The Court concluded that it was not its task to form a view on the scientific literature regarding fast-growing chickens [79], but that the task is to review what the Secretary of State has done and to decide whether it falls short in public law terms. The Court found that the Secretary of State assessed the literature and took advice from expert advisers, which led to her reaching the judgment that environmental conditions have some bearing on the health and welfare of fast-growing chickens. The Court found that the conclusion is not irrational, and it cannot be said to have left out material findings to which she should have given attention [78].


The Court was also asked to define the meaning of paragraph 29.


The Court found that the construction of paragraph 29 must take account of the potential criminal liability to which its breach can lead and as such required a narrower interpretation than what otherwise may obtain, as such it rules out that paragraph 29 constitutes a conditional permission if this means that keepers of animals are prohibited from keeping them subject to the condition that they can satisfy a criminal court (in practice, the magistrates' court) that as regards their genotype or phenotype they can be kept without detrimental effect on their health or welfare [88]. The Court felt that it was putting the burden too high to expect keepers to be familiar with scientific literature to prove this [ 91].


The Court ruled that paragraph 29 meant: given the breed of animal chosen for keeping for farming purposes, it must reasonably be expected by the reasonable person responsible for them that given their genotype or phenotype they can be kept in appropriate conditions without any obvious or deleterious effect on their health or welfare [94].The Court found that there was no support in the language or context of "kept for farming purposes" that meant kept in reasonably foreseeable farming conditions. Rather the Court found that paragraph 29 does not mean kept in any particular farming conditions and that it could mean kept in environmental conditions which improve the health and welfare outcomes of the animals from what might be the case if kept in other conditions. The Court concluded that the obligation under paragraph 29 is on the keeper who must keep the breed chosen in appropriate conditions without any detrimental effect on the animals' health or welfare [93].


Turning to the trigger system, the Court found that paragraph 15(2) of Schedule 5A does not quantify the thresholds to trigger reporting or further action and that the Secretary of State has also established other referral and complaints mechanisms for enforcement [106]. The Court concluded that as a matter of judgment the Secretary of State has chosen these thresholds as the appropriate levels to ensure reporting of poor welfare conditions and that the criticisms do not meet the high threshold for a successful irrationality challenge, especially in this type of technical area where experts can differ [107].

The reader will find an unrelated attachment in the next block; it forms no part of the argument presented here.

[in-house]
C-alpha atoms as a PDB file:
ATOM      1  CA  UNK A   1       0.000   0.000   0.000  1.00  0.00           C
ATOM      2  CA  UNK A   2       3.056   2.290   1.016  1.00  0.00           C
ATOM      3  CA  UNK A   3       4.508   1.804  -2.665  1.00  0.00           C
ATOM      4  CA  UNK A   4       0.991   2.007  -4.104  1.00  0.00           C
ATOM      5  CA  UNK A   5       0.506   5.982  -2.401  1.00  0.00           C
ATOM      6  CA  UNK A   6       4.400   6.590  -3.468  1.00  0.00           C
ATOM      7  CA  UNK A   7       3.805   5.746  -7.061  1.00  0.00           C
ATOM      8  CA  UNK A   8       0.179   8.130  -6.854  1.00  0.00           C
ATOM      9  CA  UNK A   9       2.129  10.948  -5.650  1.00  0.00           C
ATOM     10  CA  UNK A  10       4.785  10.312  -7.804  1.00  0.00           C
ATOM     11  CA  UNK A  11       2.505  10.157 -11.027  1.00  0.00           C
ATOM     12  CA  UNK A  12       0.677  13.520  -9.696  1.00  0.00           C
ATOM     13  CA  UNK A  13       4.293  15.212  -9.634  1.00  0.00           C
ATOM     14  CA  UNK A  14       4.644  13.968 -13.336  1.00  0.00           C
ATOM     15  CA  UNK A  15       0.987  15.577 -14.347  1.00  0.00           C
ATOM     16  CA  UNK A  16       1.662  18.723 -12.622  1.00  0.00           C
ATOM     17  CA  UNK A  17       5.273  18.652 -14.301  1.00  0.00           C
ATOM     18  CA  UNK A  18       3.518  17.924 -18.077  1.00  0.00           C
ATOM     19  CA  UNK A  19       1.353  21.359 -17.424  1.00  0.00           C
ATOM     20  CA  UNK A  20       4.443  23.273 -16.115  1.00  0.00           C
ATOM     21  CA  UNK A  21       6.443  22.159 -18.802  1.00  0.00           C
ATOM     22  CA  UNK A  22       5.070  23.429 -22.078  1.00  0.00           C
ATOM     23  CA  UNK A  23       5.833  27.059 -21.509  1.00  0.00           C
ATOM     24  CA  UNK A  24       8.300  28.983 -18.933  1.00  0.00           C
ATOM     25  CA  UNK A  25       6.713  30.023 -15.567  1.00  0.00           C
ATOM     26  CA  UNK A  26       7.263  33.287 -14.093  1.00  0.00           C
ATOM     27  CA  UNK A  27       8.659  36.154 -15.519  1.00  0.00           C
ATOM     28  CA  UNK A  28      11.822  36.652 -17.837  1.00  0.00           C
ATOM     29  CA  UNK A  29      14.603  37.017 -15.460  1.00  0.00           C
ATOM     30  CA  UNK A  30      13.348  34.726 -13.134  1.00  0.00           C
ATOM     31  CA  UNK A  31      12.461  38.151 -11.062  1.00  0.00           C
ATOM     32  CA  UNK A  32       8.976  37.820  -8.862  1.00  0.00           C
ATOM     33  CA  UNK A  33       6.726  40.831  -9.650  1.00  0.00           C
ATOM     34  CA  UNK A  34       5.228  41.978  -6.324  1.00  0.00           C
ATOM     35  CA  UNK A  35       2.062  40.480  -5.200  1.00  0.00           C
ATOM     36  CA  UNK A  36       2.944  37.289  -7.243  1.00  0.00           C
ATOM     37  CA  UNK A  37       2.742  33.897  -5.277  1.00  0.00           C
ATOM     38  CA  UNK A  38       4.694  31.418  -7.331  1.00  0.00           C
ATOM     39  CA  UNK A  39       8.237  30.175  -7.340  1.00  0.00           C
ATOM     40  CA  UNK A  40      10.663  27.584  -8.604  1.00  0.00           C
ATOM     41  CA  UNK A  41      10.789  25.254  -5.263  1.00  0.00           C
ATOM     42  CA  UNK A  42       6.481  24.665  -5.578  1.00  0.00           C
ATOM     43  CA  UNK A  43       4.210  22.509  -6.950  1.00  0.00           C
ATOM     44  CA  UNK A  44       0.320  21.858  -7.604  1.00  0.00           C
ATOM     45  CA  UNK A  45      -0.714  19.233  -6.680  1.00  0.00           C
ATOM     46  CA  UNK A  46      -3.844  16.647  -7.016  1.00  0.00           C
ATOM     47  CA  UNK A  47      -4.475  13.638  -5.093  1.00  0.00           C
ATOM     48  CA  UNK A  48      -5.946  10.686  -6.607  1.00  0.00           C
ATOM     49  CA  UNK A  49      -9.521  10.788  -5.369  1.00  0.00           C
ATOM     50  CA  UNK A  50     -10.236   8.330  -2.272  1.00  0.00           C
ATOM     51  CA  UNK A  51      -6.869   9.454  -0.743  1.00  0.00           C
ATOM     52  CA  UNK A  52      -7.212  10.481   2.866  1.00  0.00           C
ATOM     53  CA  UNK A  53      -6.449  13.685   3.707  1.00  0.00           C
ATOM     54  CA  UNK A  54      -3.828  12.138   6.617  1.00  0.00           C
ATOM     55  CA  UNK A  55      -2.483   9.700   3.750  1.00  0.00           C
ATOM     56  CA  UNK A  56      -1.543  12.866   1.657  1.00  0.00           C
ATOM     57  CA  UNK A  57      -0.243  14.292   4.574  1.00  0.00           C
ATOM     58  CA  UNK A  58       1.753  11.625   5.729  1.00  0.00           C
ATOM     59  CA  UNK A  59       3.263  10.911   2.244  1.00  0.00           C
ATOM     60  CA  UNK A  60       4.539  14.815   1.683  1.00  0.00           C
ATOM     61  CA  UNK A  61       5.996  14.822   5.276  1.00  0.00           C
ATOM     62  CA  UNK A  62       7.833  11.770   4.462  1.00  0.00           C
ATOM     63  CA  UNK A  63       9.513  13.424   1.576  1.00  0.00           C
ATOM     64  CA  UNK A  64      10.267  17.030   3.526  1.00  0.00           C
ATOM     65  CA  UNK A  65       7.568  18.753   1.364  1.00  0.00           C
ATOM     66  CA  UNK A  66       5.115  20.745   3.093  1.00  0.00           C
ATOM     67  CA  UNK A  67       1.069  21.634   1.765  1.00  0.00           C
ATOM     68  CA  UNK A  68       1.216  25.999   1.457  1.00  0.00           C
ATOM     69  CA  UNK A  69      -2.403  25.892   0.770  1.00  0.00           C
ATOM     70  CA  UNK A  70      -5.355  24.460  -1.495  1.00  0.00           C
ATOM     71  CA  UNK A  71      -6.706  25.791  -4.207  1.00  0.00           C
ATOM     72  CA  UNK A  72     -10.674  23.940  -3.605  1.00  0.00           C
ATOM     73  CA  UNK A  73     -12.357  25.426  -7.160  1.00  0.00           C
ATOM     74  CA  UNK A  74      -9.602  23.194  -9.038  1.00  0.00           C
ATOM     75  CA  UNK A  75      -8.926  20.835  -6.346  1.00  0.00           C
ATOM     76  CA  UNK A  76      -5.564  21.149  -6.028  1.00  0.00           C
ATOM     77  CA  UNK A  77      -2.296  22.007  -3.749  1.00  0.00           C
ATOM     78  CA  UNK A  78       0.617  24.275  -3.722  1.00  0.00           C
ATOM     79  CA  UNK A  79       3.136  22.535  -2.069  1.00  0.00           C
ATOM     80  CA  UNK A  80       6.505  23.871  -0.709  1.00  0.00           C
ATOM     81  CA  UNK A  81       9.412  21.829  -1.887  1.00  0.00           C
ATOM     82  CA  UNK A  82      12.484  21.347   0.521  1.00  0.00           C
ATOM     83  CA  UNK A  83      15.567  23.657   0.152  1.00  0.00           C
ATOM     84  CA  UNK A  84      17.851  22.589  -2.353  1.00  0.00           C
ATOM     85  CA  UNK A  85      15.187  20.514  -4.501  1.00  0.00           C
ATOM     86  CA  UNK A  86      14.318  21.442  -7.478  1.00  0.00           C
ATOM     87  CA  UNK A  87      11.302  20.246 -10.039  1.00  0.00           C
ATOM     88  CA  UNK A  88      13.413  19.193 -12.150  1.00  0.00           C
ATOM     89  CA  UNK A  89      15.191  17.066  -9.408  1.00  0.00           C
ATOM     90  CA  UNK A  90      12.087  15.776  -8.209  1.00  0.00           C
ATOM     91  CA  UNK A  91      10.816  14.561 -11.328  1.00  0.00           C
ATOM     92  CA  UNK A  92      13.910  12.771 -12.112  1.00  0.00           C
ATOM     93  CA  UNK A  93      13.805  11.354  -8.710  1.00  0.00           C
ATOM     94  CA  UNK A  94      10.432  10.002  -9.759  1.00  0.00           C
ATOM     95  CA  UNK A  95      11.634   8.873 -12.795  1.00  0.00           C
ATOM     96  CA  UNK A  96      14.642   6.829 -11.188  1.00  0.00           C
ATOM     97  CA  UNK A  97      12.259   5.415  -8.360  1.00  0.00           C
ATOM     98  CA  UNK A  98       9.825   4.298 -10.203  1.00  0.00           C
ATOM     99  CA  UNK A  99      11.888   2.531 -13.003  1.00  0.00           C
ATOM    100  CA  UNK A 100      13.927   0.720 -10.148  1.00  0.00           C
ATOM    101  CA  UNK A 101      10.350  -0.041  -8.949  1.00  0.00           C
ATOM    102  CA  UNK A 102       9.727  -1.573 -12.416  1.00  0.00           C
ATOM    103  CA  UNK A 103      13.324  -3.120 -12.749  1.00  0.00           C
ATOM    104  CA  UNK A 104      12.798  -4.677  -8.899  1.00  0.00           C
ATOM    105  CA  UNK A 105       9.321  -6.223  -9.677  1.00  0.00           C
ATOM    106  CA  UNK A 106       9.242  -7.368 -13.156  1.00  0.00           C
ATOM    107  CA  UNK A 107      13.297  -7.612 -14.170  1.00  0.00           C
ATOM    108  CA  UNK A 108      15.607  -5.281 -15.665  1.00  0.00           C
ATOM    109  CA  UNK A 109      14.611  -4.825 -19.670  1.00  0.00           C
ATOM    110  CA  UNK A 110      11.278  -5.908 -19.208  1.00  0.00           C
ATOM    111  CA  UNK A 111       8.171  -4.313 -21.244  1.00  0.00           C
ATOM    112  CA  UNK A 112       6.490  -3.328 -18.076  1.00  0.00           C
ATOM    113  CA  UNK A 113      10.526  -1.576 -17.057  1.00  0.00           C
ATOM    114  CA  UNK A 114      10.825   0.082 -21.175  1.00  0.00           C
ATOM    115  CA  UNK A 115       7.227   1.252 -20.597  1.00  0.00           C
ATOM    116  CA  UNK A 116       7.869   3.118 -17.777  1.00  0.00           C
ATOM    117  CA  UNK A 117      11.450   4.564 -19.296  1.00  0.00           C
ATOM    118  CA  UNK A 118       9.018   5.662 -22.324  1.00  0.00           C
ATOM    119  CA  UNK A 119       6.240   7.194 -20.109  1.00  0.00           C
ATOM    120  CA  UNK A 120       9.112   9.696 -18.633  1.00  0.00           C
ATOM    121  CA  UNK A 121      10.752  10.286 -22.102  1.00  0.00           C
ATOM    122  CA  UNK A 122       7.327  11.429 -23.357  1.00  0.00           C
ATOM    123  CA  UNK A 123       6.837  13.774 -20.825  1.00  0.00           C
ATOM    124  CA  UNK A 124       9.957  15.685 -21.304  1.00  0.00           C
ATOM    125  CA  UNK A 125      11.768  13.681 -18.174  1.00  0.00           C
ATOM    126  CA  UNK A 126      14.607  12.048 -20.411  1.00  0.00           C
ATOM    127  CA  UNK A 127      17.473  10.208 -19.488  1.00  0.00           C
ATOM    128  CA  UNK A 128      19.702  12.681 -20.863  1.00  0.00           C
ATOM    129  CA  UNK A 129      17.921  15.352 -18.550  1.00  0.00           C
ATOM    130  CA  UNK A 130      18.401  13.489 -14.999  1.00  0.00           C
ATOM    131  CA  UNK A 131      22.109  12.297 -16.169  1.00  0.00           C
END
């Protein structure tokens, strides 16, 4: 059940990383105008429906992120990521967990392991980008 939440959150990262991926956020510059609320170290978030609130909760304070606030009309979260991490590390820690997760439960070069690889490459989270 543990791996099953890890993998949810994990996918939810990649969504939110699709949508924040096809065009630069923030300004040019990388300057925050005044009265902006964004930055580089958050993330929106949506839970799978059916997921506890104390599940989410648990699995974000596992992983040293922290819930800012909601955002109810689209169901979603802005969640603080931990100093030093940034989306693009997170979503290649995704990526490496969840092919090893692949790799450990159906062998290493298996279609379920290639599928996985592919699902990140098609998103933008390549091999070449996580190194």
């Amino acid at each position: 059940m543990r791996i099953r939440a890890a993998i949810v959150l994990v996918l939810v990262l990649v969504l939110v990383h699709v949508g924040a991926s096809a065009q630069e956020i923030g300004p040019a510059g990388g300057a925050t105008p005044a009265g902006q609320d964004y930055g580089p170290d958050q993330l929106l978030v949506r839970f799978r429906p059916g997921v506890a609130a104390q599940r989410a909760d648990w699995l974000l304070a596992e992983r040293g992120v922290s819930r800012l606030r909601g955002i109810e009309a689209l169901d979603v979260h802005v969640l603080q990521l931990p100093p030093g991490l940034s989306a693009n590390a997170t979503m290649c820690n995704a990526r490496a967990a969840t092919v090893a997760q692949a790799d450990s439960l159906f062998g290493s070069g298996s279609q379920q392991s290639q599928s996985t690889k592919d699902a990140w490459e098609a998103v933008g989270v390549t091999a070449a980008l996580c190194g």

Finally, on the principle of equal treatment, consistency of treatment is regarded as rational behaviour, so that inconsistent treatment is only reviewable if it is deemed irrational. The Court stated that even if it could be shown that the trigger system leads to failures of enforcement, that of itself would not amount to inconsistent treatment and even if inconsistent treatment was established then you would need to show such treatment was irrational. The Court concluded this had not been evidenced [109].



Commentary


The fate of billions of animals was hanging in the balance. Despite evidence that fast-growing chickens suffer from lameness, heart attacks, organ failure and burns to the skin, the Court ruled in favour of the government on technical grounds. It is THL’s view that the law clearly applies to the detriment suffered in standard conditions, of which the science proving this happens is plentiful, but in any event adjusting the birds’ environment is not enough to improve their welfare since the complications arise from their genes itself.


Whilst the trigger system may have been deemed proportionate by the Court, the issues connected to it still continue. The high thresholds mean unlawful producers go undetected and issues go unaddressed.


The judgment essentially shifts the onus on the farmers, requiring them to find the environment where the breeds can be kept without detriment. This is a significant burden when the legislation and guidance is geared towards the standard conditions.


An appeal has been launched against the High Court’s decision.



Advocates for Animals instructed Brendan McGurk and Ed Brown KC.



Getting advice


This post is not legal advice and should not be relied on as such. If you require legal advice on animal protection laws please contact info@advocates-for-animals.com.